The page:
Lost Treasure launches Glasgow Short Film Festival

Lost Treasure launches Glasgow Short Film Festival

credit: Jenny Leask

Short film explores Scottish depopulation with new soundtrack by Drew Wright (Wounded Knee) and Hamish Brown

Last year’s Glasgow Short Film Festival featured an intriguing historical curio, a 30th anniversary celebration of a community film project called Clyde Film. Through meeting those involved with this project made by young filmmakers from Cranhill, the festival’s director Matt Lloyd learned of the Dawn Cine Group, a similar collective from the 1950s, and of their films Let Glasgow Flourish (about city housing conditions) and Lost Treasure (concerning rural depopulation).

The former film was shown at last year’s festival; the latter, still unfinished, will launch this year’s GSFF as part of a new audio-visual work created by filmmaker Minttu Mäntynen and musicians Drew Wright (aka Wounded Knee) and Hamish Brown (also of Swimmer One). ‘As far as we can ascertain, none of the Dawn Cine Group are still with us,’ says Lloyd. ‘They were the filmmaking arm of the Clydeside Film Society and set out to cover pressing social and political issues of the time, as well as marches and demonstrations, and a visit by British trade unionists to the USSR.’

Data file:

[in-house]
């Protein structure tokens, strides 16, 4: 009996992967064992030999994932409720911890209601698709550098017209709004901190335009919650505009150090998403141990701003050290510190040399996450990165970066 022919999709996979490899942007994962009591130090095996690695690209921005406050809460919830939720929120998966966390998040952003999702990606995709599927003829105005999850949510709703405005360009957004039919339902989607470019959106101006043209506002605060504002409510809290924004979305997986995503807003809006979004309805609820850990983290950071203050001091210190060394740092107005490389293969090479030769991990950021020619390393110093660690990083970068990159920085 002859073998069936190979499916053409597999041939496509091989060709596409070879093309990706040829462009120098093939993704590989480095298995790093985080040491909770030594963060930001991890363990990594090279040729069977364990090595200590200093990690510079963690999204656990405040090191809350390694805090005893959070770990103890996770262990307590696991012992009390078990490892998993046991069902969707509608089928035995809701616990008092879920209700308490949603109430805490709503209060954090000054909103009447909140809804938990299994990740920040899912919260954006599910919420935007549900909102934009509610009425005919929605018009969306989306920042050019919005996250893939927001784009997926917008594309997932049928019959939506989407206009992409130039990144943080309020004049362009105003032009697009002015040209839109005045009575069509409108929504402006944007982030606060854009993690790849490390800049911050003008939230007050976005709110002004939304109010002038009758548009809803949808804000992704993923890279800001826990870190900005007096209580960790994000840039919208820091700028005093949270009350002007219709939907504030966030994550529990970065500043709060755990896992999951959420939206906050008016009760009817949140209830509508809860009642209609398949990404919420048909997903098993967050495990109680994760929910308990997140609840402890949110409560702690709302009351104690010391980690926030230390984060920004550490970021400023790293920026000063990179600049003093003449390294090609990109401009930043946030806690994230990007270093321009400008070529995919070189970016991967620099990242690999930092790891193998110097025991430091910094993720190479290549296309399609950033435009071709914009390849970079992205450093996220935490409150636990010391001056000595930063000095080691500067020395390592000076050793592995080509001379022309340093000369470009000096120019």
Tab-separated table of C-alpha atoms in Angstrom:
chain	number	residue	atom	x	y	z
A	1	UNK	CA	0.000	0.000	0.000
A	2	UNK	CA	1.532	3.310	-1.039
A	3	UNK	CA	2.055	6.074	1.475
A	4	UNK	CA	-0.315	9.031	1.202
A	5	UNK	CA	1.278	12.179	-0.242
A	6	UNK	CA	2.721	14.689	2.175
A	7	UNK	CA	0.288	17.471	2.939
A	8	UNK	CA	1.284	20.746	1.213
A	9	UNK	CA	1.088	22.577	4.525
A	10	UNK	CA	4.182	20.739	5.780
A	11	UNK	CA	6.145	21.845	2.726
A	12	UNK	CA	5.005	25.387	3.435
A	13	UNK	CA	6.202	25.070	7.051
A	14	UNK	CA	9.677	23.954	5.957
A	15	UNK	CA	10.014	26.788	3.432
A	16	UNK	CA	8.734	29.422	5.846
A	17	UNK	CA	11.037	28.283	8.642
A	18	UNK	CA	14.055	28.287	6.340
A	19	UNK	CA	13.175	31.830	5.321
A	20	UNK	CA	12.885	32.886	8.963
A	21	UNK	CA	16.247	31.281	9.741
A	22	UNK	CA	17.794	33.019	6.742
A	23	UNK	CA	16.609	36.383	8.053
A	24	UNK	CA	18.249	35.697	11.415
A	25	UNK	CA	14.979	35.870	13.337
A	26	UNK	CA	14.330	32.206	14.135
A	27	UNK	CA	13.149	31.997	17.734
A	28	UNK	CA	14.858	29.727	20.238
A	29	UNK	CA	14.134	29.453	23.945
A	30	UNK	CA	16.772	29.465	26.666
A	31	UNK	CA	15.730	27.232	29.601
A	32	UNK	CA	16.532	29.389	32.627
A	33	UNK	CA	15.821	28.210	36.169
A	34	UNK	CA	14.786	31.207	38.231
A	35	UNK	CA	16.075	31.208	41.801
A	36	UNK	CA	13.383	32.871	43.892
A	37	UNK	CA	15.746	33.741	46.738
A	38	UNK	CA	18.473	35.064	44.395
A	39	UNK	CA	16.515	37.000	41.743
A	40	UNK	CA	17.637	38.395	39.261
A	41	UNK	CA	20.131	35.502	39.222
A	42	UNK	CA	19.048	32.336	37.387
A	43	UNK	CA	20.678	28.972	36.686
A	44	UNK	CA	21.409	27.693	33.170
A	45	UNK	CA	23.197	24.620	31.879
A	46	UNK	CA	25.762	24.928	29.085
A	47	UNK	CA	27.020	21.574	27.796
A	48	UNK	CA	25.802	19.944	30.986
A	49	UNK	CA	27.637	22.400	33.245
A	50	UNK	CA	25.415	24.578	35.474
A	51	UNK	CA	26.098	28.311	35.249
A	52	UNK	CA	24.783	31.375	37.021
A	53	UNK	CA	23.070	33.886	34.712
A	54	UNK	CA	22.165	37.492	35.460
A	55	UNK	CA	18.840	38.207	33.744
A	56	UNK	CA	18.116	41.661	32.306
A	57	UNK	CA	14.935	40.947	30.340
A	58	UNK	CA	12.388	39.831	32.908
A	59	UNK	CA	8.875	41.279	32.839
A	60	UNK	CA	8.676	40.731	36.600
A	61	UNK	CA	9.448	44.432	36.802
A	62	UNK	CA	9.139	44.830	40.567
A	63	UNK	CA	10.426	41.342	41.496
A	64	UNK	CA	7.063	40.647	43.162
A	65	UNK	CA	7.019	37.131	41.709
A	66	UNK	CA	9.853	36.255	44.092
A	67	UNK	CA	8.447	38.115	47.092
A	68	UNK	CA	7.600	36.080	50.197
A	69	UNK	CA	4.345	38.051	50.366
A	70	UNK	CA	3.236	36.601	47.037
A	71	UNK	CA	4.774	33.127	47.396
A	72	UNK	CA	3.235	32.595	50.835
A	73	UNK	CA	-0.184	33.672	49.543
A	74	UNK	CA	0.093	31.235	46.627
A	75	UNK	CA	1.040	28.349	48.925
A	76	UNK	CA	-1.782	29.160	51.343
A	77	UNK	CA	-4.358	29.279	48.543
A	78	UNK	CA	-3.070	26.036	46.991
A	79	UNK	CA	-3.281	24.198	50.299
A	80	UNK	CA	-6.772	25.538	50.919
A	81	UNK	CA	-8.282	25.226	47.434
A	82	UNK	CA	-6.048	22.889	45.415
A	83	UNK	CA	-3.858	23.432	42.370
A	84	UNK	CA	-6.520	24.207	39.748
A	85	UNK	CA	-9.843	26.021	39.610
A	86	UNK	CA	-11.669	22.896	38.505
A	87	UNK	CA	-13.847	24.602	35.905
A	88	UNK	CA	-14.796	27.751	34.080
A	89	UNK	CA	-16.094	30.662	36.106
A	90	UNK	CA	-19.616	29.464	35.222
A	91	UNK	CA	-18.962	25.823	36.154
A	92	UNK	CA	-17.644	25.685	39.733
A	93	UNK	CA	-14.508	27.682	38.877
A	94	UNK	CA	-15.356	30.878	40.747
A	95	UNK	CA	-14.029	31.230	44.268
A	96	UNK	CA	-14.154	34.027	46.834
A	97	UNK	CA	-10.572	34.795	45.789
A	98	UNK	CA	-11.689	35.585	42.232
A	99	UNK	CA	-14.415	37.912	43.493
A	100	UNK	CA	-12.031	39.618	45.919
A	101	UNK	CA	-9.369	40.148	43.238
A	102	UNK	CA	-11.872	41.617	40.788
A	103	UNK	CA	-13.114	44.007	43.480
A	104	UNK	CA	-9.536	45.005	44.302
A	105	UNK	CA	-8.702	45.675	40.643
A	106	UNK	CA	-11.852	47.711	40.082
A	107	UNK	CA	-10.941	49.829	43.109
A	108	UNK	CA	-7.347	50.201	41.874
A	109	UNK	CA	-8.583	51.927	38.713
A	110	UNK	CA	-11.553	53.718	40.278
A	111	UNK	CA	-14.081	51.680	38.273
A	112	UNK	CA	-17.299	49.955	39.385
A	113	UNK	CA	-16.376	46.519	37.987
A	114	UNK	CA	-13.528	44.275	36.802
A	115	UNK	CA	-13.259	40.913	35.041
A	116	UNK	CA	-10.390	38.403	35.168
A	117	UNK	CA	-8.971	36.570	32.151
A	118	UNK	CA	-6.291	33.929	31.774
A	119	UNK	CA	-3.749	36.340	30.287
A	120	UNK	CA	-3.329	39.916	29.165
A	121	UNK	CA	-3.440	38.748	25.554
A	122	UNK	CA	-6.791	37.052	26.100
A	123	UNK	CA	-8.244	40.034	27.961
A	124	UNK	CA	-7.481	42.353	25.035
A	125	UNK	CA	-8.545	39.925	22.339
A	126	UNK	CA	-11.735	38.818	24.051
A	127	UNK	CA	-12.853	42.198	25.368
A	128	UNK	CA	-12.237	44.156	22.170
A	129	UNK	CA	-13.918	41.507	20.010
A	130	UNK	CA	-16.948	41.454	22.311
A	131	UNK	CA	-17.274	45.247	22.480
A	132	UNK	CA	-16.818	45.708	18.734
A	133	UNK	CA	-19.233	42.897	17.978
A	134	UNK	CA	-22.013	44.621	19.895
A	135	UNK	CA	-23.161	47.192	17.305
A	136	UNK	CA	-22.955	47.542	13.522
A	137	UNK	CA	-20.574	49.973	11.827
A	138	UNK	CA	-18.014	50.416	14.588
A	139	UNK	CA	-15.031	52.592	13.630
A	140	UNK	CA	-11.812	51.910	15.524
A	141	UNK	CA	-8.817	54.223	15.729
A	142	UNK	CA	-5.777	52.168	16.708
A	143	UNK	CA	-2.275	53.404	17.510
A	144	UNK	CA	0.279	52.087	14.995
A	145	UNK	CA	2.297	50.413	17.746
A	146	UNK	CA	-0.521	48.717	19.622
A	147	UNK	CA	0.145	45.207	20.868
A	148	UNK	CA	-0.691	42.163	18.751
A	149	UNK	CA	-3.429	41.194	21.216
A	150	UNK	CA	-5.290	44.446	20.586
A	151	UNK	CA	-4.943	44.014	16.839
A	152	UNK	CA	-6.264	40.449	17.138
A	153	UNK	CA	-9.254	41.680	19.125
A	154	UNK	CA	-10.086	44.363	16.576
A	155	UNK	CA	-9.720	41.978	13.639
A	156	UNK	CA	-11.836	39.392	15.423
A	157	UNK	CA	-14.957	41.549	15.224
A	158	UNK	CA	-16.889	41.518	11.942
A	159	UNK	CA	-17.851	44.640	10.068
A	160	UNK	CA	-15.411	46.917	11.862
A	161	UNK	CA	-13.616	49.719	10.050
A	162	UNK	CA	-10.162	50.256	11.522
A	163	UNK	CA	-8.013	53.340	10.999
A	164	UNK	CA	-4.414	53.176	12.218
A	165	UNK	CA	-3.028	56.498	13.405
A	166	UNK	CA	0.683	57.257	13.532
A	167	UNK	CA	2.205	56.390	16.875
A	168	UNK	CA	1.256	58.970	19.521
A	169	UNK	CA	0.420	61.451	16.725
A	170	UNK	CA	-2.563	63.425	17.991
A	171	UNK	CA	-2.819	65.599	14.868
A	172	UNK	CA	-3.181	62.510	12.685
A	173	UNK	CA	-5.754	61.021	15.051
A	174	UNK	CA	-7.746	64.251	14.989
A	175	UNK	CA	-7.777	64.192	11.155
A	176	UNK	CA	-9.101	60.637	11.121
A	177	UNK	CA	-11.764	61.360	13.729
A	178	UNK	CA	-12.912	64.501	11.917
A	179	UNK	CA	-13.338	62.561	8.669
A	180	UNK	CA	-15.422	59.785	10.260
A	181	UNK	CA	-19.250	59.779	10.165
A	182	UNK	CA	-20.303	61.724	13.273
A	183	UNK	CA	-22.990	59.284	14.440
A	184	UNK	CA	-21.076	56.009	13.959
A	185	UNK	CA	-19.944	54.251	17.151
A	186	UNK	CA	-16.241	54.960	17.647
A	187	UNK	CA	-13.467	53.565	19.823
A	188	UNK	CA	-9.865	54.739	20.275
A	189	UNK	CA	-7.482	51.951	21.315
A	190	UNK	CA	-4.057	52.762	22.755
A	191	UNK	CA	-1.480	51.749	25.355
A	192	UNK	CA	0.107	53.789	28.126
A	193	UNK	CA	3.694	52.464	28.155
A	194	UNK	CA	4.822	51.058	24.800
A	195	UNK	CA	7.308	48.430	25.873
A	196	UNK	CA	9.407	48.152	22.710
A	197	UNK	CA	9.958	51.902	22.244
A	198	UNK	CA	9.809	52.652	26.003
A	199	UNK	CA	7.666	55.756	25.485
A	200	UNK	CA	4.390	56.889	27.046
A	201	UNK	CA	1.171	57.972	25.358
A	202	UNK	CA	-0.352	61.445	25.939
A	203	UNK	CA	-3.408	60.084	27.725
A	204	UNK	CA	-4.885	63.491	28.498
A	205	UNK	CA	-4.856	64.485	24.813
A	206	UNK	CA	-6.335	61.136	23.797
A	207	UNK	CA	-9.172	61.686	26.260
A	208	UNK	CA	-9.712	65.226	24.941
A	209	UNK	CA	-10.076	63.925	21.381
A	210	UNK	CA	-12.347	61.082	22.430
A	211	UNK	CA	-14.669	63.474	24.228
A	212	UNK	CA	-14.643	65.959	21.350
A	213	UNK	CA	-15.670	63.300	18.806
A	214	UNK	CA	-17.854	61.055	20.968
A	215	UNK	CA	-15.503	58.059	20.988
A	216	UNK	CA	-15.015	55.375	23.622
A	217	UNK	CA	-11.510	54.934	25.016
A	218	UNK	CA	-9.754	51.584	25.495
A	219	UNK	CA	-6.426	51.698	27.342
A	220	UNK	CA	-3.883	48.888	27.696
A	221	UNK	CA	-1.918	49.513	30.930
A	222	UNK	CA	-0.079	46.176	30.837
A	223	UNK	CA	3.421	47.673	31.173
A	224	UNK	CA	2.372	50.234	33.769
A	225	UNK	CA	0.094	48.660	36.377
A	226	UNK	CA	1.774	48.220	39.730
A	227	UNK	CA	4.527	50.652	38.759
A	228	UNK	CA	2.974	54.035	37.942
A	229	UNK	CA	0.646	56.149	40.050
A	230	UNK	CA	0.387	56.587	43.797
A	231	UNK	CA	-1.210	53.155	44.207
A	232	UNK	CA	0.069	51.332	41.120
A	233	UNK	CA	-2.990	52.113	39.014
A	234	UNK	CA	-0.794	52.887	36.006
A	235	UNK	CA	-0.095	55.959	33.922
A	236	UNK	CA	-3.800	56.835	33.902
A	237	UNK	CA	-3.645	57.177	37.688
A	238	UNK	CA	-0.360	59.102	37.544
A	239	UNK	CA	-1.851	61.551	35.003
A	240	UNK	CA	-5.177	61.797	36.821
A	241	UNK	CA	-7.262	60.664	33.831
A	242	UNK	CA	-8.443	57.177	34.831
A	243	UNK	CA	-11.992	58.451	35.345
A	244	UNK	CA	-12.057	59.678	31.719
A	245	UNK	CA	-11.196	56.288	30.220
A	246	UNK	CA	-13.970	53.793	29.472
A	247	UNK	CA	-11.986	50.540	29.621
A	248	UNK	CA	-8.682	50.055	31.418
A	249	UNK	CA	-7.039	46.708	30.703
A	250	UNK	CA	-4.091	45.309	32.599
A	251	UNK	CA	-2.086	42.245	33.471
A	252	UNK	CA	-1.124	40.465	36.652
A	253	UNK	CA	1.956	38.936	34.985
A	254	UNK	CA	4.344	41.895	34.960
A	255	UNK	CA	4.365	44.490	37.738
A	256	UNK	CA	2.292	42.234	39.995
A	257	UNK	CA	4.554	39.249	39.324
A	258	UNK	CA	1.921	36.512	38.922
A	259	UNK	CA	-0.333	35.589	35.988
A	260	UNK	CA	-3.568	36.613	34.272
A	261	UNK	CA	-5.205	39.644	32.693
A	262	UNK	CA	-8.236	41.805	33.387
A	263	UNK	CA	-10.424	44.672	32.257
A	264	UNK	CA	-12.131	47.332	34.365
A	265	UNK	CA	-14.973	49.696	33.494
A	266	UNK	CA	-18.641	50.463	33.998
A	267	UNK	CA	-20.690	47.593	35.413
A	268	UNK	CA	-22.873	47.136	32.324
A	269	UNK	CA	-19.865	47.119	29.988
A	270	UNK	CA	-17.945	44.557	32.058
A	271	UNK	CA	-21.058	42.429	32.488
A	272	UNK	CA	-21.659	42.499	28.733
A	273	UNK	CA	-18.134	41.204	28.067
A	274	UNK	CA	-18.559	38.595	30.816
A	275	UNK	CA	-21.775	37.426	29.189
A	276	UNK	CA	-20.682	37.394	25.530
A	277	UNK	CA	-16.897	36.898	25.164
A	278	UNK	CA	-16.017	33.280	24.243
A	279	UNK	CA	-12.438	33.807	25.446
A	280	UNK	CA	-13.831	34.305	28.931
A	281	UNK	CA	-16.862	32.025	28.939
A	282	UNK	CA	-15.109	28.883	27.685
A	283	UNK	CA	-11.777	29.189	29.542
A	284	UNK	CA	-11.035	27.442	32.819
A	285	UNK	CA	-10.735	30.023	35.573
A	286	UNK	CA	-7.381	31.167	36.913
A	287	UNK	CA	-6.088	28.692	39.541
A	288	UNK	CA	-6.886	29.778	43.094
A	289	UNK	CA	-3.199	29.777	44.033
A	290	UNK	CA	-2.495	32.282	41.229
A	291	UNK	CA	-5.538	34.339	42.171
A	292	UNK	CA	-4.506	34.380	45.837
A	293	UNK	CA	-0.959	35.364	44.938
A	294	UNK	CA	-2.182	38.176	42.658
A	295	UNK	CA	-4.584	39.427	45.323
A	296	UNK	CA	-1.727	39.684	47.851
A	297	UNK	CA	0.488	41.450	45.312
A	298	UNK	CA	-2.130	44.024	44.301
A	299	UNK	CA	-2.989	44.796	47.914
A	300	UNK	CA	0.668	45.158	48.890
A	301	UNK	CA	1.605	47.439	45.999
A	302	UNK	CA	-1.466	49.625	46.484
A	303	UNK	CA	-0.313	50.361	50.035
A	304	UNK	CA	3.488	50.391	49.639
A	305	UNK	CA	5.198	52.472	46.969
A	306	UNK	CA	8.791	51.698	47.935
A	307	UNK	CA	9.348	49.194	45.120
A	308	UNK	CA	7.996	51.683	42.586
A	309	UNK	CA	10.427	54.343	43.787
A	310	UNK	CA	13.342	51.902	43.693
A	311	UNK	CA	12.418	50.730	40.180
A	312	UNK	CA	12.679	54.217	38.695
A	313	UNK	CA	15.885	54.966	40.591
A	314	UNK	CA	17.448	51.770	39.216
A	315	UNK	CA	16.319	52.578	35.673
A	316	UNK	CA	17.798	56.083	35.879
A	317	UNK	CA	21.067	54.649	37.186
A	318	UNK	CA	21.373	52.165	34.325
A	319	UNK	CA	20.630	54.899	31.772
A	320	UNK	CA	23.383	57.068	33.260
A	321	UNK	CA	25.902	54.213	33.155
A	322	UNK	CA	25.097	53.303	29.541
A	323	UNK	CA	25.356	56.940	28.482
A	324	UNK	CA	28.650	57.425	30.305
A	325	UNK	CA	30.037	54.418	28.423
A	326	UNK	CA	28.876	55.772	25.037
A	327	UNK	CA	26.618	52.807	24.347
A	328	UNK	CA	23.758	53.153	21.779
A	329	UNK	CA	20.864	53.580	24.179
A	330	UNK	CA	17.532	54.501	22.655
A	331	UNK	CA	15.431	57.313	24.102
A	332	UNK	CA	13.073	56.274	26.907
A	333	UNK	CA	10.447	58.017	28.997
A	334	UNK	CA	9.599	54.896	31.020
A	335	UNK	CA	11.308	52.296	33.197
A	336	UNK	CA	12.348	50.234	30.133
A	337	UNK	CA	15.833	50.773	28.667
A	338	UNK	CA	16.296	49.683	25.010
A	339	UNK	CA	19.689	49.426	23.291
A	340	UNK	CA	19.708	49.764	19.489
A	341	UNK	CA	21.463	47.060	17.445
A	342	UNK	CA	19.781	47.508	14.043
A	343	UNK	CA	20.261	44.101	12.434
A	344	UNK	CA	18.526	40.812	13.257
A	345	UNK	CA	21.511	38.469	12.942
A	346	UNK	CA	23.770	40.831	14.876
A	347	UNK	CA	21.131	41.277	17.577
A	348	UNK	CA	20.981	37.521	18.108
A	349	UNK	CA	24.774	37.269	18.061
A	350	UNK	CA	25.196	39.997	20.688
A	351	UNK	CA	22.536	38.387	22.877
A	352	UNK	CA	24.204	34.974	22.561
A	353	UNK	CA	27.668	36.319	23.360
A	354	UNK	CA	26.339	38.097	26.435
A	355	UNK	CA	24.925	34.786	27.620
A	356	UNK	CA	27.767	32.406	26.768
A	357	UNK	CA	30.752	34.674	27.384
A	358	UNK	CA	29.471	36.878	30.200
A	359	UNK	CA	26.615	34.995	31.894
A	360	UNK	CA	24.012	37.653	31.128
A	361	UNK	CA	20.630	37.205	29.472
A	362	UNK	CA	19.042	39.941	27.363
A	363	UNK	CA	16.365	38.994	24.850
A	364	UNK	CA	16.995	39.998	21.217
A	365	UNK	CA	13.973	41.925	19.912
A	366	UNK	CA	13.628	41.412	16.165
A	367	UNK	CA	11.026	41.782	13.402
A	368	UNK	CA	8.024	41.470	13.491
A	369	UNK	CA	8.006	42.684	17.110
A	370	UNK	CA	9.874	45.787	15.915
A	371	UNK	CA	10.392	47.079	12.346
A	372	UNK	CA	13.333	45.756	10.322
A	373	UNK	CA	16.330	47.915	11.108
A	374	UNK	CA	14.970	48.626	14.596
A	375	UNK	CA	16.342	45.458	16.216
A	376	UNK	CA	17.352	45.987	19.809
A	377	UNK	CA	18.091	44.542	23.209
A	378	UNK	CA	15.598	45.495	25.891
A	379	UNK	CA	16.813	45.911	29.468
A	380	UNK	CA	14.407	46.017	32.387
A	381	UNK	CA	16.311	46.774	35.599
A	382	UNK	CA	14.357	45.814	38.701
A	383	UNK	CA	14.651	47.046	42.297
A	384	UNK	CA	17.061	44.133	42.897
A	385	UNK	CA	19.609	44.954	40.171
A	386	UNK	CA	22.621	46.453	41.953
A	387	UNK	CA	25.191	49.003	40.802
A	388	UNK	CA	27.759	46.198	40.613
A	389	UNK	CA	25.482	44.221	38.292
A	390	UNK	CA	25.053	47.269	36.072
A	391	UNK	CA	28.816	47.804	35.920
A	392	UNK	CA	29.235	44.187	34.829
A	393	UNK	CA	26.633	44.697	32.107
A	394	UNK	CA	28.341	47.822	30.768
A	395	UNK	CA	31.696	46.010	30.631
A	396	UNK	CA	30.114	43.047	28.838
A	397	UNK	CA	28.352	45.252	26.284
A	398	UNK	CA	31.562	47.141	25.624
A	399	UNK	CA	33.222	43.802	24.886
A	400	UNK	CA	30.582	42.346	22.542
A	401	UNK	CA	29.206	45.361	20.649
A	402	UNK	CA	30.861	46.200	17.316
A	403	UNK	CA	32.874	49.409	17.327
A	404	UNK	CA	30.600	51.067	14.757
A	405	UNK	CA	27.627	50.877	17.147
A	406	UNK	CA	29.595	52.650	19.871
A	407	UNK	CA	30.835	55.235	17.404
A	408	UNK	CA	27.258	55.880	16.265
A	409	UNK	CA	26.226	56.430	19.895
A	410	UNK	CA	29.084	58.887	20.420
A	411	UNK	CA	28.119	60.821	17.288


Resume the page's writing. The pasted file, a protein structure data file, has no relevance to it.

Lloyd can’t say for certain whether they were all signed up members of the Communist Party, but based on the work they produced he doesn’t believe that they were mere propagandists. ‘They had a more nuanced, less dogmatic political outlook,’ he insists. ‘Lost Treasure attempted to tell the story of the Highlands, particularly the draining of its human resources, and to suggest why that mattered for Scotland as a whole. It was a hugely ambitious and well-researched project that set out to do what The Cheviot, the Stag and the Black Black Oil did some years later.’

What still exists of the piece is partly dramatic and partly documentary, forming an interesting backdrop to a situation which remains live. ‘So many of the ideas explored are alarmingly relevant today,’ says Brown. ‘There’s the current work of Andy Wightman gaining an audience and the ongoing spectacle of the Land Reform Bill progressing through Parliament. It's a really interesting time to revisit this project.’

Lost Treasure plays GFT 1 at Glasgow Short Film Festival, Wed 16 Mar at 9pm.

Glasgow Short Film Festival

The largest competitive short film festival in Scotland celebrates diverse forms of cinematic expression that transgress the boundaries of conventional narrative film. The online 2021 festival will feature competitions and many special programmes, alongside some new specially curated programmes, filmmaker interviews and…